Are health groups' voluntary actions enough? Likely not

McClatchy NewspapersMay 11, 2009 

WASHINGTON — President Barack Obama on Monday called a pledge by health industry groups to shave $2 trillion from rising costs voluntarily "a watershed event" in a years-long campaign to make coverage available to all Americans.

Their voluntary commitment suggests that these interests, some of which fought President Bill Clinton's health care overhaul attempts in 1993-94, now think that some congressional action is inevitable and want a hand in controlling how they're affected.

"Politically, I think it's a very important event," said Emory University health policy professor Kenneth E. Thorpe. "I think it's realistic. There's no reason why we can't get growth in spending down if we do a lot of the stuff they've talked about."

Industry experts, however, said that the voluntary target won't mean much unless Congress requires some of the cost-containment mechanisms by law.

"Do I have confidence in their ability to deliver? Absolutely not," said economist Paul Ginsburg, president for the Center for Studying Health System Change. "It'll be great if they not only looked into things they can do voluntarily, but also supported concrete efforts, through legislation, that would make sure that these savings are achieved."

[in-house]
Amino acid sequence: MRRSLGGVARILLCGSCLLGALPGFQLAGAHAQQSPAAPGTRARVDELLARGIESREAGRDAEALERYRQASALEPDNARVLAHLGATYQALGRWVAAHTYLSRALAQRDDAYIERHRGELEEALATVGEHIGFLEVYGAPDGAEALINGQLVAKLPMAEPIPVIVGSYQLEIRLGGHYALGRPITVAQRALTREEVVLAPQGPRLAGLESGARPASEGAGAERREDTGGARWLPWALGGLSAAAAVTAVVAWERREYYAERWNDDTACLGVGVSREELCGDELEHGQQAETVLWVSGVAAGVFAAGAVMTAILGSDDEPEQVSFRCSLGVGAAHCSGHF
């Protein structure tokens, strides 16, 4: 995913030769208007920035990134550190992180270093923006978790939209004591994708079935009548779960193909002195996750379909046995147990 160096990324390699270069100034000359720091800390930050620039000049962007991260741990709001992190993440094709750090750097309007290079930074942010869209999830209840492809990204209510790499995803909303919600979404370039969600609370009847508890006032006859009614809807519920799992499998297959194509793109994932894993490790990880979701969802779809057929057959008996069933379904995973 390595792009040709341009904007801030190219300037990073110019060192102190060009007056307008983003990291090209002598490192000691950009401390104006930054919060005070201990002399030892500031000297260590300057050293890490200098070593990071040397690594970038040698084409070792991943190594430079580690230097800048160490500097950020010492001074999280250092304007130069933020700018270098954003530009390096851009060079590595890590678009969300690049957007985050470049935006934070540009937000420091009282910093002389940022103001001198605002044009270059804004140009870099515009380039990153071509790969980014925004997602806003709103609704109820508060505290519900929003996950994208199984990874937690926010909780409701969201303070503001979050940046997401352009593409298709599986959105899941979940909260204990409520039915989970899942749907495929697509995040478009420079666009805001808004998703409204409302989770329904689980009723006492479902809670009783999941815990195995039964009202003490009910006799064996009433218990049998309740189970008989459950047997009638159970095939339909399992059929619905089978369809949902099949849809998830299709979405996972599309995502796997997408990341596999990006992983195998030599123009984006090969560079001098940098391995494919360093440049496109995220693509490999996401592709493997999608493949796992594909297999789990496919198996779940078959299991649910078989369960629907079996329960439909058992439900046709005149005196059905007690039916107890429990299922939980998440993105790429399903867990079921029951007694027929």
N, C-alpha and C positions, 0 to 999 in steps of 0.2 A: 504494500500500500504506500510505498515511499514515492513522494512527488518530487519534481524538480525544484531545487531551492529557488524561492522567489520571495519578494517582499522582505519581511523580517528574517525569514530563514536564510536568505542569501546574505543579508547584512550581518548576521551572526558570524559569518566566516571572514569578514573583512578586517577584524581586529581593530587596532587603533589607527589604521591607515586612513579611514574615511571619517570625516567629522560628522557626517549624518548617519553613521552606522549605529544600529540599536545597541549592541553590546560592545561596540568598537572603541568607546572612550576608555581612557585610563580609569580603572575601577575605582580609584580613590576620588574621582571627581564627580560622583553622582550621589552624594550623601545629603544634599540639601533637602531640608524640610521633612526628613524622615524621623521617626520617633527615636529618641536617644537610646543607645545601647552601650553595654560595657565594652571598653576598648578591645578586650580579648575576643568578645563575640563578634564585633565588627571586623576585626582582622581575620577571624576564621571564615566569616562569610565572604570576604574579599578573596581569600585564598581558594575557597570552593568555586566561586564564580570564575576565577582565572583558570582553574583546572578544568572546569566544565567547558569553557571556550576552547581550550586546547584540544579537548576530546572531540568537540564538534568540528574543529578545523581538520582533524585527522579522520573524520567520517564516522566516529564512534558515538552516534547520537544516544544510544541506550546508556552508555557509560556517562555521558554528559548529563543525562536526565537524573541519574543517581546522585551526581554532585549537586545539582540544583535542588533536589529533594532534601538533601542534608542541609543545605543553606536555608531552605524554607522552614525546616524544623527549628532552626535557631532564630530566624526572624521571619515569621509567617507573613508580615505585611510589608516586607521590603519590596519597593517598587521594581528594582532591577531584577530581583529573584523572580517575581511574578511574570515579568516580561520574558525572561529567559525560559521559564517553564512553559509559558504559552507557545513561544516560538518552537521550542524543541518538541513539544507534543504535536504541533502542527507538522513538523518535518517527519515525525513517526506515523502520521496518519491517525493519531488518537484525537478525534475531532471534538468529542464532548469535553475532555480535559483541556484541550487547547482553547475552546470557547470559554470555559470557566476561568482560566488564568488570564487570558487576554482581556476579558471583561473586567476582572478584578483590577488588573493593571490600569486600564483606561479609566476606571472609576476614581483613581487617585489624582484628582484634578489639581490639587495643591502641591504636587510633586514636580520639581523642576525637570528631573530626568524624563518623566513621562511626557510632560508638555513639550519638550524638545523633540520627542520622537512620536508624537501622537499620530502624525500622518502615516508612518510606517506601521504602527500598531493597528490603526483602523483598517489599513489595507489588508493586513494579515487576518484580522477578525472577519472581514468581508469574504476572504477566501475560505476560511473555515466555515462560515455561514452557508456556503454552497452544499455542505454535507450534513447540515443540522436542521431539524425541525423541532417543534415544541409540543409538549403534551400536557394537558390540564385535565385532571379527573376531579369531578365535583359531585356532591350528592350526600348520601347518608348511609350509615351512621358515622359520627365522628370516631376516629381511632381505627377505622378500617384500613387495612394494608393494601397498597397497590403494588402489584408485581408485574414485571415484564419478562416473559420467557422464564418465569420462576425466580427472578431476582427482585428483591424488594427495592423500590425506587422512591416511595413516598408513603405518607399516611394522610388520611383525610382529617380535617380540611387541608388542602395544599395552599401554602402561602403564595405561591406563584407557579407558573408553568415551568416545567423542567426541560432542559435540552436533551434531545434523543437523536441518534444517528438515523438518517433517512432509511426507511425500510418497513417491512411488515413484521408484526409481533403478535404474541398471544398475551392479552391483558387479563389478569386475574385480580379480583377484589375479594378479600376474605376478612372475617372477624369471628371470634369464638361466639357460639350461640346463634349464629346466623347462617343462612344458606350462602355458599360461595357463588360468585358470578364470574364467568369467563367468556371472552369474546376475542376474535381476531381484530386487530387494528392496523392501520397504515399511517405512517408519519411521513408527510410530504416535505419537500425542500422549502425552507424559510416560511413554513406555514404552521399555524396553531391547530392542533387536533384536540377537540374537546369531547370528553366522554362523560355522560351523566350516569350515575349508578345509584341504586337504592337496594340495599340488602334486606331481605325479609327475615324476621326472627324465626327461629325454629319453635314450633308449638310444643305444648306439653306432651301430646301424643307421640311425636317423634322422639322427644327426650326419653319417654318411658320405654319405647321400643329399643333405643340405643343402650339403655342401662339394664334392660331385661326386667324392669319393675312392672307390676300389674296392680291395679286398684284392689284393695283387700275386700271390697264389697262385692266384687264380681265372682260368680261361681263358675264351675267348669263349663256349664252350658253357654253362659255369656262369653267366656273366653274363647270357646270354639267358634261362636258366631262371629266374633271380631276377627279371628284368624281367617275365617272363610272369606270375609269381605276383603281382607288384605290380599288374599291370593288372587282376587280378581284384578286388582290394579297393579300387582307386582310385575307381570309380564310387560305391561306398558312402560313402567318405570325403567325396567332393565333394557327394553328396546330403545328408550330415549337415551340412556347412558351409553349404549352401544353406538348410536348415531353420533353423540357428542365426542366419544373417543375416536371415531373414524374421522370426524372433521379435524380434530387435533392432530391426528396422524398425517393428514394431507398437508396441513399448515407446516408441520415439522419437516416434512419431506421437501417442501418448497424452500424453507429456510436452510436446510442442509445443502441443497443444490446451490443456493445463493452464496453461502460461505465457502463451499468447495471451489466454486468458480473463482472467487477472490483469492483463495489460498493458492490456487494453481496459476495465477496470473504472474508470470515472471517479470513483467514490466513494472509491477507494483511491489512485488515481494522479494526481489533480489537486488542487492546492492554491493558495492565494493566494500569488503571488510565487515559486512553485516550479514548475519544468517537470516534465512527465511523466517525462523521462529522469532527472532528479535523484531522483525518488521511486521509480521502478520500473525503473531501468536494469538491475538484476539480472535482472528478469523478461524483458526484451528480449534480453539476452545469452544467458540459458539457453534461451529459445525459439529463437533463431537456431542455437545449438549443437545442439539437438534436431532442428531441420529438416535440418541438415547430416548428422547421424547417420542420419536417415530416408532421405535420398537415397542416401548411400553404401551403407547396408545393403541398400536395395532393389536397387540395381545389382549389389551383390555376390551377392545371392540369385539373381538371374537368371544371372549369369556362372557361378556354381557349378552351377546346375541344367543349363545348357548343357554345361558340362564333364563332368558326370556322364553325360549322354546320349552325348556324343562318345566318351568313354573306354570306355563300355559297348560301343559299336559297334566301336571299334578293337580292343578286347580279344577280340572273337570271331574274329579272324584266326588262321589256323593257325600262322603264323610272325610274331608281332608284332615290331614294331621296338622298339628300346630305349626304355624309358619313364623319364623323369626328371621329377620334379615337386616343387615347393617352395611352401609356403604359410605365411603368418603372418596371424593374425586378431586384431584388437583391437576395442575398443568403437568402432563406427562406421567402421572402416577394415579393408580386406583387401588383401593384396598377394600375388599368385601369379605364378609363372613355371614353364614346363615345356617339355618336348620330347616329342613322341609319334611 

Meanwhile, some Republicans who resist Obama's talk of creating a public alternative to private insurance as part of a national health care overhaul suggested that the president was trying to use the new private-sector pledge to create the impression of funding in the absence of a real revenue stream.

"Reining in costs is important," said Rep. Roy Blunt, R-Mo., the chairman of the House Health Care Solutions Group, "but we cannot overlook the fact that this pledge alone doesn't save the federal government any money." Blunt said Americans deserve to know how Obama would pay for a plan that has been estimated to cost more than $1.2 trillion over a decade, and "we still haven't seen a plan."

A coalition of insurance, hospital and pharmaceutical makers presented their cost-containment plan Monday in a letter to Obama and a private meeting at the White House.

The president, in remarks following the meeting, was careful to characterize the groups' pledge as "complementary to" and "completely compatible with" the effort Democrats are leading in Congress — but not a substitute for it.

"By curbing waste, fraud, and abuse and preventing avoidable hospital re-admissions and taking a whole host of other cost-saving steps, we can save billions of dollars, while delivering better care to the American people," he said.

He said the voluntary pledge was significant, but that "the only way these steps will have an enduring impact is if they are taken not in isolation, but as part of a broader effort to reform our entire health care system."

Key lawmakers, including the chairman of the Senate Finance Committee, Max Baucus, D-Mont., have talked for months about the need for many of the ideas the industry offered Monday.

These include bundling payments to hospitals and doctors, and increasing preventive coverage and coordination of care for people with chronic diseases.